The third example, an Eden Point of the Cody Complex, exhibits a slightly different pattern of flaking. Called Collateral Flaking, the flakes taken from along one edge were lined up, roughly, with flakes taken from the opposite edge. The flake-scars meet at the center of the blade, producing a Median Ridge. Eden Points usually display a Lenticular Cross Section and a Median Ridge, though some are known to have been produced by Horazontal Transverse and even Random Flaking--these types would be Bi-Convex in section. The stem-edges are inset, almost imperceptably, from the blade edges--the result of heavy grinding.

This fine specimen, a Cumberland Point from Sullivan County, TN, exhibits traits similar to the Eden above. Collateral Pressure Flaking and Median Ridge evident, with scars running to the center of the blade, a Lenticular Cross Section would have been apparent, had the opposite face not been fluted to the tip. Notice the Secondary Pressure Retouch along the blade-edges--especially the small triangular flakes removed at the junction of any two larger flake-scars. This procedure served to even the blade’s edges. Grinding of the lateral edges extendes to just above the termination of the Flute Scar.

The example shown here, an unidentified Lanceolate, displays Selective Flaking--there being nothing random about the flaking's execution, accomplished with a Billet of wood, antler or bone. Note the pressure retouch-- much less frequent than in previous examples, and only just enough to even out the edges. This is a good example of a blade produced largely with only Direct Percussion. The base is heavily ground, but there is no evidence of such treatment to the lower edges of the piece…

A superb specimen is this, an Eva Blade, from the Early Archaic Period. This example displays Selective Pressure Flaking; the thinness of the blade is due to the removal of long transverse flakes which run, in some cases, all the way across the face of the blade. In this Early-Eva Period Blade, the execution of close, evenly spaced flake-scars is a prime example of Paleo/Early Archaic Pressure Flaking and Retouch. The styles of flaking exhibited by several examples, from a range of dates within the typology, serve to illustrate the evolution of flaking trends/techniques: The progression away from precision shaping of the whole blade via Selective/Transverse Pressure Flaking, to the later technique of Resolved/Flat-Flaking executed by Direct Percussion, to Random Direct Percussion with Secondary Pressure Retouch as needed. The Secondary Retouch in later examples was limited to minor shaping/finishing of the edges, and resharpening.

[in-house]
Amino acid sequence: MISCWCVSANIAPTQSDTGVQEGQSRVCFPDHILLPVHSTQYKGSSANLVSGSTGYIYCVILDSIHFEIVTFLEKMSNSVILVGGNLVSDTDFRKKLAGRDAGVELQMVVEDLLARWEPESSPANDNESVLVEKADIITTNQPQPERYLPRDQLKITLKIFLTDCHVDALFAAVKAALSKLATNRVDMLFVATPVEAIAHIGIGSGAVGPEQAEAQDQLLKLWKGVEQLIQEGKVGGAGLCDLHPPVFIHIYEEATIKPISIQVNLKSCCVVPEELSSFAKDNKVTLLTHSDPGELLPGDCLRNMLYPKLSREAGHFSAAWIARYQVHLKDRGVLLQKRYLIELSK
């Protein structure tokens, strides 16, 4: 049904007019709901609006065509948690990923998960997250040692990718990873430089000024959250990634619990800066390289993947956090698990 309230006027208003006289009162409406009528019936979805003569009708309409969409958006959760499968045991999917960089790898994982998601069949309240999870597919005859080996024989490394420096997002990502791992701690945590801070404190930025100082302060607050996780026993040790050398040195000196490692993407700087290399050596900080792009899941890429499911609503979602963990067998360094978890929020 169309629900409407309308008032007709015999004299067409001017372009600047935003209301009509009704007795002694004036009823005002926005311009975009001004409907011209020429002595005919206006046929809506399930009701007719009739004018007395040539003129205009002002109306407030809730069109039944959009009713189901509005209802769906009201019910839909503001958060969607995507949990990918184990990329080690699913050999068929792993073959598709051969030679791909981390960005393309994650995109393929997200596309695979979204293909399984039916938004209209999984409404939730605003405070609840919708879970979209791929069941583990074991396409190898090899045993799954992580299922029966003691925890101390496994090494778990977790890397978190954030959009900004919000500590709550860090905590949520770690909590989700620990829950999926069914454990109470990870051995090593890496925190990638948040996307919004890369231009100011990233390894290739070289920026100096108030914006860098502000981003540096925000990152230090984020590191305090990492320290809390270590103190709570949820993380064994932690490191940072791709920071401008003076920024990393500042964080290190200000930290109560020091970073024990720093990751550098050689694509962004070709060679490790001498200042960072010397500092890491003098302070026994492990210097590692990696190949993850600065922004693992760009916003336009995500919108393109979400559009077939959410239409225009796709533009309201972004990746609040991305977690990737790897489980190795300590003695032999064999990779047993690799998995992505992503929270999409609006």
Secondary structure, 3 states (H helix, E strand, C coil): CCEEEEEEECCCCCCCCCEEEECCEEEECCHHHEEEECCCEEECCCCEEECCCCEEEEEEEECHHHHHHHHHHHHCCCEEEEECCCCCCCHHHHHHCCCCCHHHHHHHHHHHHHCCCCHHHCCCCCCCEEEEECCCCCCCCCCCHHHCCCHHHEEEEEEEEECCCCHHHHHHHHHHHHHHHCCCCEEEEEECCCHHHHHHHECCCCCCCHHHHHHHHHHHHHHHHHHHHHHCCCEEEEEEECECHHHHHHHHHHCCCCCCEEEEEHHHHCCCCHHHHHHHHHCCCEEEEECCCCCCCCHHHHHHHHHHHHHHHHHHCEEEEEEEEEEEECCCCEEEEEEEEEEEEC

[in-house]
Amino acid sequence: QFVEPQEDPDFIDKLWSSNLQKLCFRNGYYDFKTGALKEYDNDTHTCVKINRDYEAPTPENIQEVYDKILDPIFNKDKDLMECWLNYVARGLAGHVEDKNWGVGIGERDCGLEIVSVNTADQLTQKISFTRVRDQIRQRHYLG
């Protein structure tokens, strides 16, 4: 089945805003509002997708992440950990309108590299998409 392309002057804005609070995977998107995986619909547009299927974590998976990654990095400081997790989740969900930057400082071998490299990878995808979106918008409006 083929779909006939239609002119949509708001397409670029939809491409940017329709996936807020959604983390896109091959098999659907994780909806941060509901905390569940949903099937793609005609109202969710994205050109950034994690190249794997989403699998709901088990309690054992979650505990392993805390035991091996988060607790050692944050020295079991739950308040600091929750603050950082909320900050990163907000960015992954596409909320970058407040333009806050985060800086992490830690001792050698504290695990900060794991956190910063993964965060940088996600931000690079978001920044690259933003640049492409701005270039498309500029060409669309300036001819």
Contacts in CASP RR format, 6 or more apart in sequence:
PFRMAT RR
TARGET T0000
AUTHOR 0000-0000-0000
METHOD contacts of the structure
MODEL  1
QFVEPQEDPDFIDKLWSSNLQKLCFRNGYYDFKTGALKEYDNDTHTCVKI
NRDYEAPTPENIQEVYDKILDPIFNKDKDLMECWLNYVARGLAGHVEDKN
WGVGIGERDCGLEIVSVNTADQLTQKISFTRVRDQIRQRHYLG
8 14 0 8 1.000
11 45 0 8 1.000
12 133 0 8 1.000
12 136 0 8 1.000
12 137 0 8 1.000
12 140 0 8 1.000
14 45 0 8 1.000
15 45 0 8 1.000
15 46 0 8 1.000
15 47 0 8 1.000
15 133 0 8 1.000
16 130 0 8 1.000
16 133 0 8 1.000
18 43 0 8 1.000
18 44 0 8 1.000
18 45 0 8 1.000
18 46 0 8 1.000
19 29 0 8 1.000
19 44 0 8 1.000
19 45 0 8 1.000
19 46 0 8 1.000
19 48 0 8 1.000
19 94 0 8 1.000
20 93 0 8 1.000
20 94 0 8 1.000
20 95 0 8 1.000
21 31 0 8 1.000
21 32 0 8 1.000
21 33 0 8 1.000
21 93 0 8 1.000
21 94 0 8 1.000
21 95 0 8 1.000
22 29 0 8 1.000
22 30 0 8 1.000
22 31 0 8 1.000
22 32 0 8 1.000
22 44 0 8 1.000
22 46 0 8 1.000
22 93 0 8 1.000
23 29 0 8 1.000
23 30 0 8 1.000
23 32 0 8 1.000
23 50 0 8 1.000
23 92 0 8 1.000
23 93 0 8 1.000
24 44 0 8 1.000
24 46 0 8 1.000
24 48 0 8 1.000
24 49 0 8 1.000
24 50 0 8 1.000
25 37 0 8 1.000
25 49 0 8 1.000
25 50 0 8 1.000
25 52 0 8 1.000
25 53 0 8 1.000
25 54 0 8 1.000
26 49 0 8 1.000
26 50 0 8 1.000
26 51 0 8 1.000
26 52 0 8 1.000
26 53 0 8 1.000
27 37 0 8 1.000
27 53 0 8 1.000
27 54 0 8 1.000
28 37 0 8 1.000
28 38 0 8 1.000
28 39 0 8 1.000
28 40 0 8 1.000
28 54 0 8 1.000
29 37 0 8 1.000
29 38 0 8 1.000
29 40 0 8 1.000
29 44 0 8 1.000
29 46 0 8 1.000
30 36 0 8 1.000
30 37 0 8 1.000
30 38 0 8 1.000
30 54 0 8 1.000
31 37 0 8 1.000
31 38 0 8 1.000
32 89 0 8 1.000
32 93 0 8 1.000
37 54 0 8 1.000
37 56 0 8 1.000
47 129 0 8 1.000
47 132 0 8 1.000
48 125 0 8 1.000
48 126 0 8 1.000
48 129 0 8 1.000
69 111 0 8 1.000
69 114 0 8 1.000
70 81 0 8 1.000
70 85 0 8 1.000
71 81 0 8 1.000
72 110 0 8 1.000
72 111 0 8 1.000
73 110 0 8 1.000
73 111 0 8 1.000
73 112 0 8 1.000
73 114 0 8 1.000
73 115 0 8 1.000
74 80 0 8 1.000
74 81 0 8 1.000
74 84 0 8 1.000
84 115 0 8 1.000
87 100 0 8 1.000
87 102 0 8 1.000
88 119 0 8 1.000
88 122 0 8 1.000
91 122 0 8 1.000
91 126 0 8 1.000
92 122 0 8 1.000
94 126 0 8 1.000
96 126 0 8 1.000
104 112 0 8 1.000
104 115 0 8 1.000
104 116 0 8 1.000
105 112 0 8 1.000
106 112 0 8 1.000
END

The two Late-Paleo Period specimens shown here, a Scottsbluff/Early Stemmed, and an Agate Basin, both display Collateral Pressure Flaking. A flake removed from one side of the face is paired with the removal of another from its opposite side/same face.